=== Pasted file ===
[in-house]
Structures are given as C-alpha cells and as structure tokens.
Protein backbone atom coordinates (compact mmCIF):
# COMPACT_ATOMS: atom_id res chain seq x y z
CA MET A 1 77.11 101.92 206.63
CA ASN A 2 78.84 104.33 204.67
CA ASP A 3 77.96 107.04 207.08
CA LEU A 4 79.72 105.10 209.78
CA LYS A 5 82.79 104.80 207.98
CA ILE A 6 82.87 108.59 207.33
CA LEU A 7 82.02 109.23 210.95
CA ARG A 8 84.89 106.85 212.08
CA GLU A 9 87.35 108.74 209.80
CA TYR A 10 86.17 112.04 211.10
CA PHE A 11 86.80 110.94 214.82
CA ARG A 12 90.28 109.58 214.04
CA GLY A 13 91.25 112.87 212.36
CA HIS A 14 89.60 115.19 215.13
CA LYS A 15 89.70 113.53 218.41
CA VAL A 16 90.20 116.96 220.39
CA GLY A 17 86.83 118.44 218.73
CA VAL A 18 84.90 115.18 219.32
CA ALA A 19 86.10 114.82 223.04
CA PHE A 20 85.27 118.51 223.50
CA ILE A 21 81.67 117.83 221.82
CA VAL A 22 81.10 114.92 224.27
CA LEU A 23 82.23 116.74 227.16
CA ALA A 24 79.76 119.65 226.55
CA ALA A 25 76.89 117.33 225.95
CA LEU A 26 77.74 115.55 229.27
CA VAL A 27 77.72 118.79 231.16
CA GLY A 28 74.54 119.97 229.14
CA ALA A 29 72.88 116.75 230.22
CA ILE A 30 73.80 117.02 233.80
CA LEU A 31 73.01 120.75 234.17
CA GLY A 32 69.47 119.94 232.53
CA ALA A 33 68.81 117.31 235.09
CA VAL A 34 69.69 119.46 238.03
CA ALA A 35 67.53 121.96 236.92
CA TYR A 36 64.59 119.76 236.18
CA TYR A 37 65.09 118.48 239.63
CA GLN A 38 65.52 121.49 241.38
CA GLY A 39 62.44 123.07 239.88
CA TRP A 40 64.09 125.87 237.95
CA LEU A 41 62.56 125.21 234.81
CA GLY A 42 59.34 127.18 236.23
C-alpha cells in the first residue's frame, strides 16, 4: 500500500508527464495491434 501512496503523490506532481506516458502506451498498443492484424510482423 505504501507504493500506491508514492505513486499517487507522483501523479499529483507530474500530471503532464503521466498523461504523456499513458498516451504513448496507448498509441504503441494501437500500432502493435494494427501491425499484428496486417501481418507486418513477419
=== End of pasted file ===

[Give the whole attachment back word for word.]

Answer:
[in-house]
Structures are given as C-alpha cells and as structure tokens.
Protein backbone atom coordinates (compact mmCIF):
# COMPACT_ATOMS: atom_id res chain seq x y z
CA MET A 1 77.11 101.92 206.63
CA ASN A 2 78.84 104.33 204.67
CA ASP A 3 77.96 107.04 207.08
CA LEU A 4 79.72 105.10 209.78
CA LYS A 5 82.79 104.80 207.98
CA ILE A 6 82.87 108.59 207.33
CA LEU A 7 82.02 109.23 210.95
CA ARG A 8 84.89 106.85 212.08
CA GLU A 9 87.35 108.74 209.80
CA TYR A 10 86.17 112.04 211.10
CA PHE A 11 86.80 110.94 214.82
CA ARG A 12 90.28 109.58 214.04
CA GLY A 13 91.25 112.87 212.36
CA HIS A 14 89.60 115.19 215.13
CA LYS A 15 89.70 113.53 218.41
CA VAL A 16 90.20 116.96 220.39
CA GLY A 17 86.83 118.44 218.73
CA VAL A 18 84.90 115.18 219.32
CA ALA A 19 86.10 114.82 223.04
CA PHE A 20 85.27 118.51 223.50
CA ILE A 21 81.67 117.83 221.82
CA VAL A 22 81.10 114.92 224.27
CA LEU A 23 82.23 116.74 227.16
CA ALA A 24 79.76 119.65 226.55
CA ALA A 25 76.89 117.33 225.95
CA LEU A 26 77.74 115.55 229.27
CA VAL A 27 77.72 118.79 231.16
CA GLY A 28 74.54 119.97 229.14
CA ALA A 29 72.88 116.75 230.22
CA ILE A 30 73.80 117.02 233.80
CA LEU A 31 73.01 120.75 234.17
CA GLY A 32 69.47 119.94 232.53
CA ALA A 33 68.81 117.31 235.09
CA VAL A 34 69.69 119.46 238.03
CA ALA A 35 67.53 121.96 236.92
CA TYR A 36 64.59 119.76 236.18
CA TYR A 37 65.09 118.48 239.63
CA GLN A 38 65.52 121.49 241.38
CA GLY A 39 62.44 123.07 239.88
CA TRP A 40 64.09 125.87 237.95
CA LEU A 41 62.56 125.21 234.81
CA GLY A 42 59.34 127.18 236.23
C-alpha cells in the first residue's frame, strides 16, 4: 500500500508527464495491434 501512496503523490506532481506516458502506451498498443492484424510482423 505504501507504493500506491508514492505513486499517487507522483501523479499529483507530474500530471503532464503521466498523461504523456499513458498516451504513448496507448498509441504503441494501437500500432502493435494494427501491425499484428496486417501481418507486418513477419